Comics Disassembled: Ten Things of Note from the Past Week in Comics, Led by the Dream of the ’90s

Do you smell that in the air?

It’s the 1990s, and they’re coming back. Let’s look at that idea and more in this week’s edition of Comics Disassembled.

1. The 90s (Reprise)

If you asked me five years ago what I’d expect from the future of Image Comics, I’d probably have guessed around 1,437 different things before I came to “land of the superheroes,” but that’s starting to seem what it might actually be. On the heels of the rumored shared superhero universe idea and a plethora of variant covers is a new Spawn Universe – or “Spawn’s Universe,” I should say – loaded with at least three new titles (including King Spawn, The Gunslinger, and The Scorched) as well as Savage Dragon #259 getting reprinted as North Force #0 instead of, well, Savage Dragon #259, as Erik Larsen hopes to connect it more directly with the interest in the new Canadian superhero team that he created.

God, that was a ridiculously large sentence, but it’s just a lot. I’m not even going to get into the merit of the comics, because plenty of much smarter people are addressing the nature of these books. I wanted to look at what it all means, because it feels pretty weird to me. It’s all very 1990s, although I suppose that should make sense. From what I’ve heard, a huge part of what’s fueled the increased interest in Spawn and, to a lesser degree, Savage Dragon has been a mix of speculator intrigue and nostalgia – two fits for the themes of 2021 – so these moves feel like a situation where they are striking while the iron is hot.

But at the same time, it’s weird to think of the larger entity that is Image as the trend chaser rather than the trendsetter. Obviously Spawn and Savage Dragon don’t represent the totality of the publisher, especially considering that neither are even Image Central publications. Image is doing some cool things outside of these books (see: item #10), of course, so this is just one part of a larger whole. But when you think of that in concert with the superhero interest and the onslaught of variants, it just feels weird for Image to be in a nostalgia cycle when forward motion defined the 2010s for them. I can’t say I totally blame them. The pandemic has delivered plenty of unexpected challenges, and when things get bad, you focus on what’s working. All of these things are doing just that, for better or worse.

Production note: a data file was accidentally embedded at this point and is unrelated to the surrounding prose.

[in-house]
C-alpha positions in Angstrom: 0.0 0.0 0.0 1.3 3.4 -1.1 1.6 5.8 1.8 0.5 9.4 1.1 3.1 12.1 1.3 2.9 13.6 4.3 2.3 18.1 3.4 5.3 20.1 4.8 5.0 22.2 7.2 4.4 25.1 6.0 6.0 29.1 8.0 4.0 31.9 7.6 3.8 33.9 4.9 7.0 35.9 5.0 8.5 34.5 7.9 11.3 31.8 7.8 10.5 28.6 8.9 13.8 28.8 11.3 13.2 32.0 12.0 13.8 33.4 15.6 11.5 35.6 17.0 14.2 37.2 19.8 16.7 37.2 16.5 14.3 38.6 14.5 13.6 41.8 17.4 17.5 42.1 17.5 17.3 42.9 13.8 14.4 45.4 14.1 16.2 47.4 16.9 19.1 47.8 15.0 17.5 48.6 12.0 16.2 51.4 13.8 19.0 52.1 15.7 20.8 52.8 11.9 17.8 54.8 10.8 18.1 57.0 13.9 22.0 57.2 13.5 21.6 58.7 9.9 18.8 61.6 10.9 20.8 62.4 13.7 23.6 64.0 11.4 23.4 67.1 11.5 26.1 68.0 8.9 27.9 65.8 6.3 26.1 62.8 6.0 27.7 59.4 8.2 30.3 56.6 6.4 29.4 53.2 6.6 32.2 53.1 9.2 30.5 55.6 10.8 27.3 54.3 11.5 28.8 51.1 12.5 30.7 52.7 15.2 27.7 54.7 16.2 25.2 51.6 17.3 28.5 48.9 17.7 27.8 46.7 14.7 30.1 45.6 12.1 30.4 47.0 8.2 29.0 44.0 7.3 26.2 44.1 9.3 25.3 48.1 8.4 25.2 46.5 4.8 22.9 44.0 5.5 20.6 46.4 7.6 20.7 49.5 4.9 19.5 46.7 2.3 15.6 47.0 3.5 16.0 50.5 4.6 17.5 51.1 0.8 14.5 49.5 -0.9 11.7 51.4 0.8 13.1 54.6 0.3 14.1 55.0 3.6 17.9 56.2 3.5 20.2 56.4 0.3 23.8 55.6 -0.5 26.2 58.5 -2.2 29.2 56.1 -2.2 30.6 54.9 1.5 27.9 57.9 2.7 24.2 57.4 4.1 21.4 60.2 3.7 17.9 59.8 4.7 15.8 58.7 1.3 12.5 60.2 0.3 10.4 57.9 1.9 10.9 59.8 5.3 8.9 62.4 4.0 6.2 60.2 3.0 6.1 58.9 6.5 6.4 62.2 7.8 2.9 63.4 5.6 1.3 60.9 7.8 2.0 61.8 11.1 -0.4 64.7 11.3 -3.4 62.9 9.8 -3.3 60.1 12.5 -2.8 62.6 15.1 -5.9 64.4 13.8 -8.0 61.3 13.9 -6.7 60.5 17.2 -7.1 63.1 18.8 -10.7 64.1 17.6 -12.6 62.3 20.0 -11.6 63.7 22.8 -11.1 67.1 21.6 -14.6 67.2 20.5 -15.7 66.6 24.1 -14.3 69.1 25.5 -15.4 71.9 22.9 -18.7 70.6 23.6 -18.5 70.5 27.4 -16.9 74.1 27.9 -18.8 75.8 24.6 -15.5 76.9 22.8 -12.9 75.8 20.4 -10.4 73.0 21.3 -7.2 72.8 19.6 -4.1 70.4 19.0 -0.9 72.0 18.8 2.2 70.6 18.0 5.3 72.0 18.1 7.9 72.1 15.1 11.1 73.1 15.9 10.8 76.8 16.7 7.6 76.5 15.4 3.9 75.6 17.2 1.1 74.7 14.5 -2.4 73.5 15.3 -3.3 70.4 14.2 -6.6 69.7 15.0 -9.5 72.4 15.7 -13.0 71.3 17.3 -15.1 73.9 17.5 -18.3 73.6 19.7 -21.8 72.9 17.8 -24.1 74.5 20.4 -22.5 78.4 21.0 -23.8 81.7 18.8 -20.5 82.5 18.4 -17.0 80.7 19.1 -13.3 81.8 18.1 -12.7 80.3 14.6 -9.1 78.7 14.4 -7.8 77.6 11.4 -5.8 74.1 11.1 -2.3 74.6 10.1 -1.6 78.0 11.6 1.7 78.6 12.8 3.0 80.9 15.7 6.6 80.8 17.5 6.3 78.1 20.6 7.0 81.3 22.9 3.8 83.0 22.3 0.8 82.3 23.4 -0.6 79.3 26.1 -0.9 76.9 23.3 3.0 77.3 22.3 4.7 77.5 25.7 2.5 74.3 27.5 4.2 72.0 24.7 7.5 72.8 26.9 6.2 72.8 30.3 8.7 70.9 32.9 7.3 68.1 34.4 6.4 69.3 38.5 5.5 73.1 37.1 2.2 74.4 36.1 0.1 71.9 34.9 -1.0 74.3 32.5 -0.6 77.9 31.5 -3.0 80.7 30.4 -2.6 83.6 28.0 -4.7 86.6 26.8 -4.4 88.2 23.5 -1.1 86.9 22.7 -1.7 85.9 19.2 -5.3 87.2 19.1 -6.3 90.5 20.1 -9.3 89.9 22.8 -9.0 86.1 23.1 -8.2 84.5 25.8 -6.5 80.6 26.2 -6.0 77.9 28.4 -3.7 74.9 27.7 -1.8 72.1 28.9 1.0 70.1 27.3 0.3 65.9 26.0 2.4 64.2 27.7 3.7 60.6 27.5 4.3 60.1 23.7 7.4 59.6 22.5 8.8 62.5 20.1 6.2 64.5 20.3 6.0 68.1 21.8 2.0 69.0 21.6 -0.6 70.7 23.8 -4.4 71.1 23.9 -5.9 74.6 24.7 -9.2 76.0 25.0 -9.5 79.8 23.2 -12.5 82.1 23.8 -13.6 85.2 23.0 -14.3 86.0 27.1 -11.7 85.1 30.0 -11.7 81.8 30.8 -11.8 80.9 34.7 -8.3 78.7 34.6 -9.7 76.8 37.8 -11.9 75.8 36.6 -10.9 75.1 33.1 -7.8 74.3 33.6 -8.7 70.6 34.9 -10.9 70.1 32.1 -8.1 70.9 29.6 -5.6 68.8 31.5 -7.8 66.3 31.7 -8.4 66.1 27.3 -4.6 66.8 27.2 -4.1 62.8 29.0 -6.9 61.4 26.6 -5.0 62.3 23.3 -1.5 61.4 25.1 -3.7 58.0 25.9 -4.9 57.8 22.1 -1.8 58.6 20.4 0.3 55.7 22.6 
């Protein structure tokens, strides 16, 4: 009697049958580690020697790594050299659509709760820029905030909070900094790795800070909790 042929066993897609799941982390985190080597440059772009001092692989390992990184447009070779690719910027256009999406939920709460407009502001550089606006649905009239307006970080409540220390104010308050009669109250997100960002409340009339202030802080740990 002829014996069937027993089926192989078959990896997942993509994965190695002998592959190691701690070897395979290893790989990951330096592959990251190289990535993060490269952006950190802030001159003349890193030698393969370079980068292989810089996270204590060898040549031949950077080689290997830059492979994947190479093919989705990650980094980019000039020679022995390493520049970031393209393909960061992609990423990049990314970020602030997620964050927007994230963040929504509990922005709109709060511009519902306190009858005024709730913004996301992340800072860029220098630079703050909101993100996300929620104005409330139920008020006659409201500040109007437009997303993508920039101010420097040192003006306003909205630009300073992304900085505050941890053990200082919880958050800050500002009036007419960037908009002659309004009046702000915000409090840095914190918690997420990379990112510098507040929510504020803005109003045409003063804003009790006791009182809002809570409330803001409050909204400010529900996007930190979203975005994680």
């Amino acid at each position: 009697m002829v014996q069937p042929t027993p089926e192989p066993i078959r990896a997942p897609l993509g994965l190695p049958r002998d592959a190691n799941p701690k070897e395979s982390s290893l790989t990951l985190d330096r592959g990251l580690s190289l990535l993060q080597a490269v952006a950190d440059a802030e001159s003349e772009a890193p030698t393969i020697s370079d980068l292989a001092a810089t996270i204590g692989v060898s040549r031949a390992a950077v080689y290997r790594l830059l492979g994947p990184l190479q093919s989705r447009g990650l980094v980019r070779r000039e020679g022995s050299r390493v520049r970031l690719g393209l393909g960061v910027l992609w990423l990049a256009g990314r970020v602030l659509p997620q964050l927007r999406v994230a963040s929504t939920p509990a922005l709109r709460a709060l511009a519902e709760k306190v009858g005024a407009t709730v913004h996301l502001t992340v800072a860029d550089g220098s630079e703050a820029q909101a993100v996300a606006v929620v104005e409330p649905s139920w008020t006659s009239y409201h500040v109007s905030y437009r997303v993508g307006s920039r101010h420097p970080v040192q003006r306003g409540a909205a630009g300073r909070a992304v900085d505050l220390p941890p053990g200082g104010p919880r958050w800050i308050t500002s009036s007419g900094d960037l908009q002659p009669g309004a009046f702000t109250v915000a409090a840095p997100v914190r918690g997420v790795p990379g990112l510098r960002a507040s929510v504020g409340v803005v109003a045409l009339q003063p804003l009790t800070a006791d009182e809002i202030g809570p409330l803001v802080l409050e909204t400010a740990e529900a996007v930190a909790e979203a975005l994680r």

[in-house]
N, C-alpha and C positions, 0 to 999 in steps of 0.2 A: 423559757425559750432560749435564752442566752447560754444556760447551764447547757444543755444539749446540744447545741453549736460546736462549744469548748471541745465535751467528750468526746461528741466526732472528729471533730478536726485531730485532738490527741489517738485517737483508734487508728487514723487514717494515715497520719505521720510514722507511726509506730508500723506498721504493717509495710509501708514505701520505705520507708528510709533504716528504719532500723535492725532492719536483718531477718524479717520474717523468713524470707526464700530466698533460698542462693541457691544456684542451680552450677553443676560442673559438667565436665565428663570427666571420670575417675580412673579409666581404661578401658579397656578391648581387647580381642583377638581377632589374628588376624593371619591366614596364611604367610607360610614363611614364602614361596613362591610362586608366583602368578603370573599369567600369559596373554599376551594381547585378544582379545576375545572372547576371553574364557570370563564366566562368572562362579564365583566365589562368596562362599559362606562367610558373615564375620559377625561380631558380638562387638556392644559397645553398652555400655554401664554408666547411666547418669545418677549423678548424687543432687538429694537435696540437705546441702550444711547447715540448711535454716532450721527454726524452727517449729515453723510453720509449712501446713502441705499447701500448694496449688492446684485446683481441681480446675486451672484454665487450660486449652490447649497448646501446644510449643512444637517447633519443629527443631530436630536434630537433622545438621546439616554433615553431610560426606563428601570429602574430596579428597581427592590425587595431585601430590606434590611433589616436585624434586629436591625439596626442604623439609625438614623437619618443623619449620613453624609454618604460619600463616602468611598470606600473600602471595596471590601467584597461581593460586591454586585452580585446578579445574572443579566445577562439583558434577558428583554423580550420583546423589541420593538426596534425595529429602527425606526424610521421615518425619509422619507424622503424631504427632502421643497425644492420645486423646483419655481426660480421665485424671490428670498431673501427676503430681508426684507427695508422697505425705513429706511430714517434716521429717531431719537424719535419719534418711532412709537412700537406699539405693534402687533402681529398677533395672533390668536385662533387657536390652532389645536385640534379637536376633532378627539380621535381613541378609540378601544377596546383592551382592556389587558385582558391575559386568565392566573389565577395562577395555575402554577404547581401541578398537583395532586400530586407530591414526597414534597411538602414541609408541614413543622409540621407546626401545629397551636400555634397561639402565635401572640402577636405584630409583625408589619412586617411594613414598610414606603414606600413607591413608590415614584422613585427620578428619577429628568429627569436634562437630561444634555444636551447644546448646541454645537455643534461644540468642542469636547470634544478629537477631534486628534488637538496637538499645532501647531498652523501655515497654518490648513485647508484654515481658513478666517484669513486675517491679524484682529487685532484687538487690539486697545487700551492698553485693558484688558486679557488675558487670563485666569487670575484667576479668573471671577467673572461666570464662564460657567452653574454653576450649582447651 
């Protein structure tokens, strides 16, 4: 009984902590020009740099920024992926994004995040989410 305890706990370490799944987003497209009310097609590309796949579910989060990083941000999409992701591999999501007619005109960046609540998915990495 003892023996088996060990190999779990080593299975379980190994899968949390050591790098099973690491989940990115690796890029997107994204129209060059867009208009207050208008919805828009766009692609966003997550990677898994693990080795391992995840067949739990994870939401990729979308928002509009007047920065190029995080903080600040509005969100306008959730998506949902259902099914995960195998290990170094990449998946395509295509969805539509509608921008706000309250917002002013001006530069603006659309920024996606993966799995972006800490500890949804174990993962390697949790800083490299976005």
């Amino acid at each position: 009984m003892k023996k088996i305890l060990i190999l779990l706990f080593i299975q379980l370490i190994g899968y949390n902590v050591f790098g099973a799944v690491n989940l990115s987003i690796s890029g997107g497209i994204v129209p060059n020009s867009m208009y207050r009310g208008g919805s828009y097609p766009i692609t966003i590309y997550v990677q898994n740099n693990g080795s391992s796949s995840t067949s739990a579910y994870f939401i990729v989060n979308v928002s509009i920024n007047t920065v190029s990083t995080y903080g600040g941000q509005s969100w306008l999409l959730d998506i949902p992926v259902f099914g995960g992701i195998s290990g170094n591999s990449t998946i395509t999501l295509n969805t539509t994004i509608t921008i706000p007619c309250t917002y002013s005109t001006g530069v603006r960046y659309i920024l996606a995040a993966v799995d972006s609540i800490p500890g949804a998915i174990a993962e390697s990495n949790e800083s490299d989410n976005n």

But at least to a degree, what harmed Image in the 1990s was over-expansion, as a hot title would become hot titles. That proved difficult to sustain. Is that what we’re looking at here, or are we looking at something different? It’s hard to say. I guess we’ll find out later. I just can’t help but feel this is troubling direction, even if in the near term it represents big wins.

2. Manga, Splained

Here’s a cruel admission for you. Despite hosting a podcast myself, I listen to almost no podcasts. Truly, the only one I listen to on the regular is Binge Mode over at The Ringer, and that’s because Jason Concepcion and Mallory Rubin are an unstoppable force of goodness and fandom in one. But if I was going to draw up a second to listen to, it might look a whole lot like Mangasplaining, a new show in which David Brothers, Deb Aoki, and a perhaps rotating host (or perhaps not!) in Christopher Butcher help educate the woefully new to the world of manga Chip Zdarsky about the glory of the form.

It all starts with a first episode that focuses on Katsuhiro Otomo’s Akira Vol. 1, a comic I myself – like Chip – have not read, with an upcoming syllabus existing on the site for you to keep up, read along, and join in on the fun. I love this idea, as it allows a quartet of fun people to riff but also helps people who want to explore the world of manga more – like me! – better do that. It’s a fantastic idea, and what a name! What’s not to like about this idea? Nothing. That’s the answer.

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